Easily confused with Angelina Jolie on a bad hair day.

Tas:  Hey, there’s that RV you hate!  It’s almost parked in front of your building.

Egging me on, she adds:

Tas:  That pisses you off, doesn’t it?

It does, but I am a self-control machine.  Therefore, I say nothing other than a low growl.  My contempt for this vehicle strikes me as ridiculous considering that I spend most of my time in one of four places – inside my apartment, inside a subway station or train, inside my office, or outside in general Gotham City.  I spend very little time on any given day standing like a doofus in front of my building hyperventilating about a legally parked eyesore.  Yet, irrationally, whenever I see that unsightly trash barge on wheels hogging space outside my door, it sets me off like a Roman Candle.  At that particular moment, I know my blood pressure is rising.

Tas:  Look, matzo!

I assume that she is firing her special brand of snark at me.  I detonate:

Me:  What are you talking about?  Why are you yammering about matzo now?  It’s out of season; it’s May!  You told me you wanted to eat a baguette!

I pause for breath half-wondering if the chest pain I feel is gas or a heart attack, and if it’s the latter, will she hesitate to call an ambulance from the iPhone that seems surgically attached to her mitt?  Ignoring my conniption Tas points at the vehicle and insists:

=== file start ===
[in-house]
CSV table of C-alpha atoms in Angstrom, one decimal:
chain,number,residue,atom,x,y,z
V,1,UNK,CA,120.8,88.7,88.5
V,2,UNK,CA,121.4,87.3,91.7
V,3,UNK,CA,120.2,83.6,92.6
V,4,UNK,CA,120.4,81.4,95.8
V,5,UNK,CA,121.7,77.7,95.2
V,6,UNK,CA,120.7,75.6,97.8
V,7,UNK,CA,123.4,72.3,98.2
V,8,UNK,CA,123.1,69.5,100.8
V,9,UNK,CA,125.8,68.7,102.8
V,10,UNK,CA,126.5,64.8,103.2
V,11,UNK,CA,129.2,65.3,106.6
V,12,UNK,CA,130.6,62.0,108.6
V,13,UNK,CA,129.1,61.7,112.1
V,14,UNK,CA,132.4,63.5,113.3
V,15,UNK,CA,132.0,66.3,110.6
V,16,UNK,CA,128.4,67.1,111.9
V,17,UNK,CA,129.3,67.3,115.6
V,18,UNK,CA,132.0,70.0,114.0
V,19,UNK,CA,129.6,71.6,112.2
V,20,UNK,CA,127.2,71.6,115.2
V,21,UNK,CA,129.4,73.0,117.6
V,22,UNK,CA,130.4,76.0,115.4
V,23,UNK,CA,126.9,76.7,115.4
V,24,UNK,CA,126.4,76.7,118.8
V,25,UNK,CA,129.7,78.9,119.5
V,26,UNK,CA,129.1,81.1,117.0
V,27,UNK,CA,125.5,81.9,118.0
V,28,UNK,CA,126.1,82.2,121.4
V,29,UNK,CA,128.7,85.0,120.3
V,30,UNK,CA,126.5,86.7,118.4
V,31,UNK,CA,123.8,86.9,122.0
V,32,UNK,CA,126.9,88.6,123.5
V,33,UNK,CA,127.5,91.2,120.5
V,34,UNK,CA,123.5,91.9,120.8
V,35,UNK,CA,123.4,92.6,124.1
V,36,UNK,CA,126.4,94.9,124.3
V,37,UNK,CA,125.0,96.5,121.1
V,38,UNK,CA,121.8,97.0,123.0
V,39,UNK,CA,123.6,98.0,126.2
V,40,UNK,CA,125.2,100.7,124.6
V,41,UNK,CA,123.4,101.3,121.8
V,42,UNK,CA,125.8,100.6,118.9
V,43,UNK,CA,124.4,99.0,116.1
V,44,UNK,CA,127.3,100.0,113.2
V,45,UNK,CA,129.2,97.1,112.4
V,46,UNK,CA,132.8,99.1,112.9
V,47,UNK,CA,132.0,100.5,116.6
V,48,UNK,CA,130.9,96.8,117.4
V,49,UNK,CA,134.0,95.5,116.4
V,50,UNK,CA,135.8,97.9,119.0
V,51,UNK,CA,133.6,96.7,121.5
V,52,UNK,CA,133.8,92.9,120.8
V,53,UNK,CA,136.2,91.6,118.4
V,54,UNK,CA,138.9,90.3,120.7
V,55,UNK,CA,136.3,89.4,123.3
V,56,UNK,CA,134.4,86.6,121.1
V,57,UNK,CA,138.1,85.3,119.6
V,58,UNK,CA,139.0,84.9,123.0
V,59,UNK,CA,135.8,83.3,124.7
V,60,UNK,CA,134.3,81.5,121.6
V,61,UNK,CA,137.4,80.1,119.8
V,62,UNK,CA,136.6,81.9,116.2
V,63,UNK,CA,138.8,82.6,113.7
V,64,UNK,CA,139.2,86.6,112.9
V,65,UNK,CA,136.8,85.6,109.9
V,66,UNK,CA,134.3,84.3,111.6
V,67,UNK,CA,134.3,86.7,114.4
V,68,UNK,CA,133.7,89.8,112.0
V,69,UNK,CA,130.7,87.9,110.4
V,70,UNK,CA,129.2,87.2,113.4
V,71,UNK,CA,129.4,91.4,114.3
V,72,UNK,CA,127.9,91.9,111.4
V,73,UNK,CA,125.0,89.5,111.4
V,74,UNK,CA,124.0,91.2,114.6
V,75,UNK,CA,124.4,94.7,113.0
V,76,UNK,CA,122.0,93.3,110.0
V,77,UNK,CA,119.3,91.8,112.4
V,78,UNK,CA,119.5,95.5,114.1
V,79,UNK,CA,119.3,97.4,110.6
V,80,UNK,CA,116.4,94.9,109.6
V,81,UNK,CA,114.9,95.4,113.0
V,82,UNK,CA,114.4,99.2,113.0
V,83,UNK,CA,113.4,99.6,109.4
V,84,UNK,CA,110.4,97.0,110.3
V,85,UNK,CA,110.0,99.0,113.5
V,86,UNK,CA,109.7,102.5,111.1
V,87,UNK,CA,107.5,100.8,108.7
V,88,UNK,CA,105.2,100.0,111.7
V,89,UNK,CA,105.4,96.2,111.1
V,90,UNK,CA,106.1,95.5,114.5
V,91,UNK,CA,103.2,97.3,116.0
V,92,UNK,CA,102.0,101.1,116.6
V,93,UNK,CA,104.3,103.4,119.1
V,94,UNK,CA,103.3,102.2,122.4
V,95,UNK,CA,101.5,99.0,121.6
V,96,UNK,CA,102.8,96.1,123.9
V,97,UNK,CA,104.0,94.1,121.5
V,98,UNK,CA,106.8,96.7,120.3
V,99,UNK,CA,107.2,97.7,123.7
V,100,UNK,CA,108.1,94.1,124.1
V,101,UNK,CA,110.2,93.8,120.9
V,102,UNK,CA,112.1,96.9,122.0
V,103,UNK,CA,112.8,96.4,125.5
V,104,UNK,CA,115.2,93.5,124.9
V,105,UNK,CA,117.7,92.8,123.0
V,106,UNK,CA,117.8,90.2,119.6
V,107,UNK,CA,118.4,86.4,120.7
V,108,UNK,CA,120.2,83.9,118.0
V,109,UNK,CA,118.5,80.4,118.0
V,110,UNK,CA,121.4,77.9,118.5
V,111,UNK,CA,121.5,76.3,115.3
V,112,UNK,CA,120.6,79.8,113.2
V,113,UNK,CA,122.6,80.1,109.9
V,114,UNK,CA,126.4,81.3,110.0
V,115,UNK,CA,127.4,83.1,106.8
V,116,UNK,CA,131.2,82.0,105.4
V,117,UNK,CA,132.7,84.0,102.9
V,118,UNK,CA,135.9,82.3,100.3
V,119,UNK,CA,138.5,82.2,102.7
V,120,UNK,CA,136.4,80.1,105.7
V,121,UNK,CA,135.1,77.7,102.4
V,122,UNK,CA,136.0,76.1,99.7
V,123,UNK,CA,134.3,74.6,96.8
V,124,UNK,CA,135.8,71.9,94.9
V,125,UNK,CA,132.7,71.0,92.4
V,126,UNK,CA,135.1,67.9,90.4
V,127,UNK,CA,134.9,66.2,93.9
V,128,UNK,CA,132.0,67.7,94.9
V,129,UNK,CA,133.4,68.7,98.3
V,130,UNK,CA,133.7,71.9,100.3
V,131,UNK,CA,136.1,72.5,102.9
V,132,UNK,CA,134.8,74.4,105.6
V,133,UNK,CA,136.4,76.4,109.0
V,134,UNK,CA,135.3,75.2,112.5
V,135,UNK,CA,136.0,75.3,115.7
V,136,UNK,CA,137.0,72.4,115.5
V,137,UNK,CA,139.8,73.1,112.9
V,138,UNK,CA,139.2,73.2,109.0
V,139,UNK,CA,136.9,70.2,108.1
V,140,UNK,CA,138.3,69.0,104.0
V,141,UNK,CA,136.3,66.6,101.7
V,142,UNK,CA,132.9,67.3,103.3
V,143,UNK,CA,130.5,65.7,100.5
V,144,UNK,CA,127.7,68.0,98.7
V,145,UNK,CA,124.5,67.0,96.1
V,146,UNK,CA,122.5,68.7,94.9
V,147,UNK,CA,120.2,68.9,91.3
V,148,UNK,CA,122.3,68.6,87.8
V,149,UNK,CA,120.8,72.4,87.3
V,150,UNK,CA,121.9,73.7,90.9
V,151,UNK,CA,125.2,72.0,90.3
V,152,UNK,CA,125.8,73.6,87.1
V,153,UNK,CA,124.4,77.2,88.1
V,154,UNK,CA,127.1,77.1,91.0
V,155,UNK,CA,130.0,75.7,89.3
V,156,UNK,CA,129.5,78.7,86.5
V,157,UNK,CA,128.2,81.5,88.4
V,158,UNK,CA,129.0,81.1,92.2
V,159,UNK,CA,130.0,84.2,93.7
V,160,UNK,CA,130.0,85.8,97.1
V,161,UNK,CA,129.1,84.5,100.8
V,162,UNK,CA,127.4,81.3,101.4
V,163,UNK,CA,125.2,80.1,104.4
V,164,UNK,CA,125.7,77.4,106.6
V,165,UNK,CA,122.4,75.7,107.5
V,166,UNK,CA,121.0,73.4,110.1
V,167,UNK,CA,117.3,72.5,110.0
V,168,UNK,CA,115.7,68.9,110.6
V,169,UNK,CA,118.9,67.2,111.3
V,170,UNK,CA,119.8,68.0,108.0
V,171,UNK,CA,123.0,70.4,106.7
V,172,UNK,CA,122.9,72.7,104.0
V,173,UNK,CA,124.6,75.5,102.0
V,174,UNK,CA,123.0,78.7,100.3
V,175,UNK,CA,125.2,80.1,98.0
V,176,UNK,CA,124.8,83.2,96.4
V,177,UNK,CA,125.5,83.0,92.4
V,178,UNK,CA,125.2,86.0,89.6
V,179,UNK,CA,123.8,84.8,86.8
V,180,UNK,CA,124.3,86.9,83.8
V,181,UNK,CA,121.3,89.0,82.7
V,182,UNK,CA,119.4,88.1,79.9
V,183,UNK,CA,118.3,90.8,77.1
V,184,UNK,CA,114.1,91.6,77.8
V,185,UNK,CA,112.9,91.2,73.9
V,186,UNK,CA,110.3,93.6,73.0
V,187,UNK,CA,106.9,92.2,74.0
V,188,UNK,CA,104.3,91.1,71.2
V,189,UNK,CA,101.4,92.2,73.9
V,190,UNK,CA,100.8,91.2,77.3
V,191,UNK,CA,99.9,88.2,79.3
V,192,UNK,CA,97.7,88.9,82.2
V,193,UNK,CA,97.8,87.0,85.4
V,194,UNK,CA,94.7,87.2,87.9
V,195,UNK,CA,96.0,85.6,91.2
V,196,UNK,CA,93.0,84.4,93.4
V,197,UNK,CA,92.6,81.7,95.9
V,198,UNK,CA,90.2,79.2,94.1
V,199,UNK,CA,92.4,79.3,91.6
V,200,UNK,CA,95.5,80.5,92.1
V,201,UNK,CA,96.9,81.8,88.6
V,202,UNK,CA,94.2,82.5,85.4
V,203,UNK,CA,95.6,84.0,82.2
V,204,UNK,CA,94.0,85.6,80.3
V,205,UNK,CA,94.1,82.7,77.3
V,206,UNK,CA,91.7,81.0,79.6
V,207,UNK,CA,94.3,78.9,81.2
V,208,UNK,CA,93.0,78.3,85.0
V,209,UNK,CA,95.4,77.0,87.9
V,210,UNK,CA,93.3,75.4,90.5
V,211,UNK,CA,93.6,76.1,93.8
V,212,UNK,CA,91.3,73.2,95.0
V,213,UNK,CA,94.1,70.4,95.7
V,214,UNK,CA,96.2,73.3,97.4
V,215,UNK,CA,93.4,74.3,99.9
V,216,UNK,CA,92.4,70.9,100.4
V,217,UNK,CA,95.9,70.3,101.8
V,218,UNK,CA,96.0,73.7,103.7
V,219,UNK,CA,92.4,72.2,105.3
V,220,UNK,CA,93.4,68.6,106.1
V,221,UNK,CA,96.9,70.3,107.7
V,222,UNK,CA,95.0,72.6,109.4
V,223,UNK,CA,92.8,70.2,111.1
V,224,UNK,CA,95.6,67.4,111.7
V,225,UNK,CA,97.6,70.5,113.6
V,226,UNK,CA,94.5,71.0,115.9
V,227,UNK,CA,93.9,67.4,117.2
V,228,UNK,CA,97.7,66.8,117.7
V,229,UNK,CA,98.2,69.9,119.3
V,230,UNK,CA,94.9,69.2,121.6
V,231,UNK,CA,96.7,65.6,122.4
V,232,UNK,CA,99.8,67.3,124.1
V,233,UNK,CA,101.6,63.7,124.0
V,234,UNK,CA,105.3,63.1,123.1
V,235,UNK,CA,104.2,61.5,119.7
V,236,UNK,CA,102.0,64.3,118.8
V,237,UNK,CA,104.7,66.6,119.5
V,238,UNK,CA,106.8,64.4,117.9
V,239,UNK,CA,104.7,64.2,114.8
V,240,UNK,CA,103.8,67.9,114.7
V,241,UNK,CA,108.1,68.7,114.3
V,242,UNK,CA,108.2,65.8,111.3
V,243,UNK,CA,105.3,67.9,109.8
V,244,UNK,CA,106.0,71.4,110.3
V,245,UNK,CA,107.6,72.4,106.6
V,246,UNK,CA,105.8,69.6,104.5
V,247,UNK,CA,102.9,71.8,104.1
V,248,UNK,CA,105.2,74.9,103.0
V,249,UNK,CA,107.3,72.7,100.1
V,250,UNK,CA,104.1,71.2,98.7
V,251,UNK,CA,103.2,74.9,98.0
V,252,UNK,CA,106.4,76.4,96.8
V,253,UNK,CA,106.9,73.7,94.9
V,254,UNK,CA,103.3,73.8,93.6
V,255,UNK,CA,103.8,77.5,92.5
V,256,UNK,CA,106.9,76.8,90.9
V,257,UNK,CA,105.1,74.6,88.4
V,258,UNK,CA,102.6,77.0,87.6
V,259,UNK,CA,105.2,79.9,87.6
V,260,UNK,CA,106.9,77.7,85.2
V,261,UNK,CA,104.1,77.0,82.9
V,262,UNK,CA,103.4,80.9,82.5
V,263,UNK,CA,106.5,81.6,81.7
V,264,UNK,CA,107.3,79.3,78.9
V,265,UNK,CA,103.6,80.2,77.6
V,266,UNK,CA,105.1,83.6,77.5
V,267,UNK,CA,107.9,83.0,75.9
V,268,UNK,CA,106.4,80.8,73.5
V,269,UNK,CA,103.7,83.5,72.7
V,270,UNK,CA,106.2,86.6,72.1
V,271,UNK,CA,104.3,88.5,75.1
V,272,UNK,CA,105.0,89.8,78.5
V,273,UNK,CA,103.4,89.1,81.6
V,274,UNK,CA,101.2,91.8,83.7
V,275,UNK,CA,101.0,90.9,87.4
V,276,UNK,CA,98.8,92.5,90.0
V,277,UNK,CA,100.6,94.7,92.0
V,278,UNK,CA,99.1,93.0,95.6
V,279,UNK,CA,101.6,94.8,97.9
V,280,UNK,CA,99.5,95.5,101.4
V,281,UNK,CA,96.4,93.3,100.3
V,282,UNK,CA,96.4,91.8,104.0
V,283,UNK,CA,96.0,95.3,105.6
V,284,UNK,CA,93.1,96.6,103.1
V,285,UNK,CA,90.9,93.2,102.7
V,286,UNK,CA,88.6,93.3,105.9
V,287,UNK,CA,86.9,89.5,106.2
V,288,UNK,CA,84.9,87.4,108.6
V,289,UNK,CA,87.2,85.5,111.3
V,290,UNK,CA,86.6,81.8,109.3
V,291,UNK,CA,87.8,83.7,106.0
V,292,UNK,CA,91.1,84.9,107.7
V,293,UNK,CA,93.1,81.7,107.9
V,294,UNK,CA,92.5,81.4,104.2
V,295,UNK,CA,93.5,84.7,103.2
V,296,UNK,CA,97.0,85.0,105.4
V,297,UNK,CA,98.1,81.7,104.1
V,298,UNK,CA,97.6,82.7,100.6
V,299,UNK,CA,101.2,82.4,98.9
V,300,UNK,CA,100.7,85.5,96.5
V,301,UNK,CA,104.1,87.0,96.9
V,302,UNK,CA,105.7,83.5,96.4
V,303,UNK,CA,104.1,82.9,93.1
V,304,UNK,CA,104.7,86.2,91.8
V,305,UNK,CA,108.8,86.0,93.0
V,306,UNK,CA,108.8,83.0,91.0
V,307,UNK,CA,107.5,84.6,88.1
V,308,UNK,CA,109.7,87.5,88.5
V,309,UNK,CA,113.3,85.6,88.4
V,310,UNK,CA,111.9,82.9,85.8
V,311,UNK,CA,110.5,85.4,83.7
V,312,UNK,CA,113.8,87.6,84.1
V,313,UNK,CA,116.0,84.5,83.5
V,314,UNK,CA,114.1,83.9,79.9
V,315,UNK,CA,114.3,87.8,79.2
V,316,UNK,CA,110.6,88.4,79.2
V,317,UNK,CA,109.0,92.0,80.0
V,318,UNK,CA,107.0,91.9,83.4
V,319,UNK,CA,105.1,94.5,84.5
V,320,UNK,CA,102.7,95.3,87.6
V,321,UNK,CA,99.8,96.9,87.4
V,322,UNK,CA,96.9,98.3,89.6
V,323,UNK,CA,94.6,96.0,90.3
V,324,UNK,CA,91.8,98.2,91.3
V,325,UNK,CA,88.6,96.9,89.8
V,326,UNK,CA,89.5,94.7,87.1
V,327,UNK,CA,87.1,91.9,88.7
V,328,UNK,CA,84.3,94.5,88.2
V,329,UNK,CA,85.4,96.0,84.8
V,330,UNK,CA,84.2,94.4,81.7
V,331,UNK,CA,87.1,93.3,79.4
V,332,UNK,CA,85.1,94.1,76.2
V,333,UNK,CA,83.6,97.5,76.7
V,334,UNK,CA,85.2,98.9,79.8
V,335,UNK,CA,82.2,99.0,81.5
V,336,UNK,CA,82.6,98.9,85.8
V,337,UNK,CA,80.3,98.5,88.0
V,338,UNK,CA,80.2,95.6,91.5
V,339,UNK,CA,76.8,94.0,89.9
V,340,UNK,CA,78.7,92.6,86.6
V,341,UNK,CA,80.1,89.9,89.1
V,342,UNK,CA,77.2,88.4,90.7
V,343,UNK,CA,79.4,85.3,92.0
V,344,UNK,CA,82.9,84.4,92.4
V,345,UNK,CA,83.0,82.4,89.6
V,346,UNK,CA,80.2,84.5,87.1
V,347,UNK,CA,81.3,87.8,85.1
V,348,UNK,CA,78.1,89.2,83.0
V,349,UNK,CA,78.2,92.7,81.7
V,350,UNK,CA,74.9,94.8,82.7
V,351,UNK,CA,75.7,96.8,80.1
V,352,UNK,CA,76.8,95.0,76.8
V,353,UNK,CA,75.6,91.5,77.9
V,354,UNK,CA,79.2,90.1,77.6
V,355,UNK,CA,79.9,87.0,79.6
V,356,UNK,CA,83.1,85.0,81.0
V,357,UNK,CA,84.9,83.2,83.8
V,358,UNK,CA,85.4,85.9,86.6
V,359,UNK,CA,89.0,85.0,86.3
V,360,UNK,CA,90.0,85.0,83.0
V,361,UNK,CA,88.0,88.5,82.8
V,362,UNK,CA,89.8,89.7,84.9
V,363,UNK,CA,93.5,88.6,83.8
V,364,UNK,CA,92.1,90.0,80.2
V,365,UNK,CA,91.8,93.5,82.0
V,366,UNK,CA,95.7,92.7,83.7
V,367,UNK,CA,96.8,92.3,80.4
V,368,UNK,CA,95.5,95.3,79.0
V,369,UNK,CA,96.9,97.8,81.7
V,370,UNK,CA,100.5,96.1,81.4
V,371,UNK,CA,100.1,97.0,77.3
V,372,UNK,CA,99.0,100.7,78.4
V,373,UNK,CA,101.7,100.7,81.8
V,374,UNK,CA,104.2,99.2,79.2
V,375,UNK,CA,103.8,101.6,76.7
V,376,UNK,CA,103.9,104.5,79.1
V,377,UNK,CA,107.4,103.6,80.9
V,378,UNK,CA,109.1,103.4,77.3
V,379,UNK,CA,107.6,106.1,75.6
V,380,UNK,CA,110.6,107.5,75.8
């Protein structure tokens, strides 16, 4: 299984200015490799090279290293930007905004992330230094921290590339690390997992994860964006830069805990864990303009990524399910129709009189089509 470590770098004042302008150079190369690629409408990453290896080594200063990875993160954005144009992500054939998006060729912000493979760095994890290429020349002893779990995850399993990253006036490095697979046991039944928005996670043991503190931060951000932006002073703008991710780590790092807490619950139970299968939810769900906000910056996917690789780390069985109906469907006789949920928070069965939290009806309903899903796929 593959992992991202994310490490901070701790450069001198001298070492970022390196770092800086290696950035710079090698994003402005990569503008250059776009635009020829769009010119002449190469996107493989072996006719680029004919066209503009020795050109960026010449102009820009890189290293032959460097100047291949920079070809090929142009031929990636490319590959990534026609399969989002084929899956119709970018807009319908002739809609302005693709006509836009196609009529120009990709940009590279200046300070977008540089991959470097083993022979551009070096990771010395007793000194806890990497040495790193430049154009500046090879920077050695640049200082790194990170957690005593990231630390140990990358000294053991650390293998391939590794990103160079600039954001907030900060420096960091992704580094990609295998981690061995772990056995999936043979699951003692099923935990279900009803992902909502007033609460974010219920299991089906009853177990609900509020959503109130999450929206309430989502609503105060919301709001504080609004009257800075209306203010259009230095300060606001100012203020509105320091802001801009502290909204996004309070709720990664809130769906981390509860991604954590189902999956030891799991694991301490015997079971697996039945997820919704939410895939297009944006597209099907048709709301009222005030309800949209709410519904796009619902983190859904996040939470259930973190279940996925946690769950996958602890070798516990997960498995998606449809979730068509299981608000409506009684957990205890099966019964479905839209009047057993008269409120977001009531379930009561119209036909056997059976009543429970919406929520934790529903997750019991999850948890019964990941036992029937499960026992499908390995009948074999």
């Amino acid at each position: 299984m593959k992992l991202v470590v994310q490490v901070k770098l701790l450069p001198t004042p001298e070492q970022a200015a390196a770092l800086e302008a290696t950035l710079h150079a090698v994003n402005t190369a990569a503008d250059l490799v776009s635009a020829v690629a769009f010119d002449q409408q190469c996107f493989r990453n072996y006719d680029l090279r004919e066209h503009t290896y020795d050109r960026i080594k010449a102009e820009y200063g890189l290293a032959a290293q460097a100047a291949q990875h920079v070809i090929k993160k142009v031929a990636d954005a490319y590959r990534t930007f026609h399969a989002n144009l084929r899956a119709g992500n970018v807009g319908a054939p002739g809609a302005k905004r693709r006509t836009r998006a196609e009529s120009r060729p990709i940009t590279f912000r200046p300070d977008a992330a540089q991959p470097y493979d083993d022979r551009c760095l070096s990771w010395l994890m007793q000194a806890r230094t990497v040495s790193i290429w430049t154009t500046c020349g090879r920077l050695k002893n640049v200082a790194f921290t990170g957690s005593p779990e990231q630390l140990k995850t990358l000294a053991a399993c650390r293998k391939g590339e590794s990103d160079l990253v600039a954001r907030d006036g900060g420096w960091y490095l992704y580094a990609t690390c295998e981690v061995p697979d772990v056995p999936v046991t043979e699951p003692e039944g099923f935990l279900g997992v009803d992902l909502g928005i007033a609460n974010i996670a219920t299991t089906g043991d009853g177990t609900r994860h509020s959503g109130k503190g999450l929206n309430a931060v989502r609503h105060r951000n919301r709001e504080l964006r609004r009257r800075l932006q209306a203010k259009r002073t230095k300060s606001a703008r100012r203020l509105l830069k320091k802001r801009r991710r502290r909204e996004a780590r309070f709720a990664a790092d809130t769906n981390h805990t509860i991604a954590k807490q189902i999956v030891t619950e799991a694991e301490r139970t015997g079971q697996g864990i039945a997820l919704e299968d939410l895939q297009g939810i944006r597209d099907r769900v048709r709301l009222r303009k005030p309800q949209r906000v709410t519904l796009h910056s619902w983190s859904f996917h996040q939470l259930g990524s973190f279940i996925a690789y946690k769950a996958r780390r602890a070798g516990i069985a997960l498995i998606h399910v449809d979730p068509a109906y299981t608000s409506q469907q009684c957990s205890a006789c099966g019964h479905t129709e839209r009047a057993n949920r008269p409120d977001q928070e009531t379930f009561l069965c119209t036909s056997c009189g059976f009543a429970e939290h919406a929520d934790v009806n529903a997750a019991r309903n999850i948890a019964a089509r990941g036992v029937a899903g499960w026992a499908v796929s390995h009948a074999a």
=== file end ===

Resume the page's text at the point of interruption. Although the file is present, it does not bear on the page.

Tas:  Matzo!

Displaying her own level of self-control, she resists adding for emphasis:

Tas:  Look dumbass!

Window dressing matzo — move over Martha Stewart.

Me:  Huh!  How’d they do that?  Gee, good eye, Tas.

We conclude it’s probably very stale and walk on.

A few days later, I’m running an errand for dish soap.  As I wait to cross Broadway at 77th Street, I look up at a boring high-rise apartment building.

Another innocuous tall box that could have been designed by Ambien.

This is the exact kind of building I usually find invisible, but this time I do a double take.

That mannequin’s butt naked! Hide the small fry!

Logically, this naked mannequin might belong to an artist or designer, but illogically and based on nothing other than my own imagination run amuck, I make the assumption that it might belong to someone with kinky proclivites.  Hm, all roads return to artist or designer.  My next thought is I wonder if they own or rent?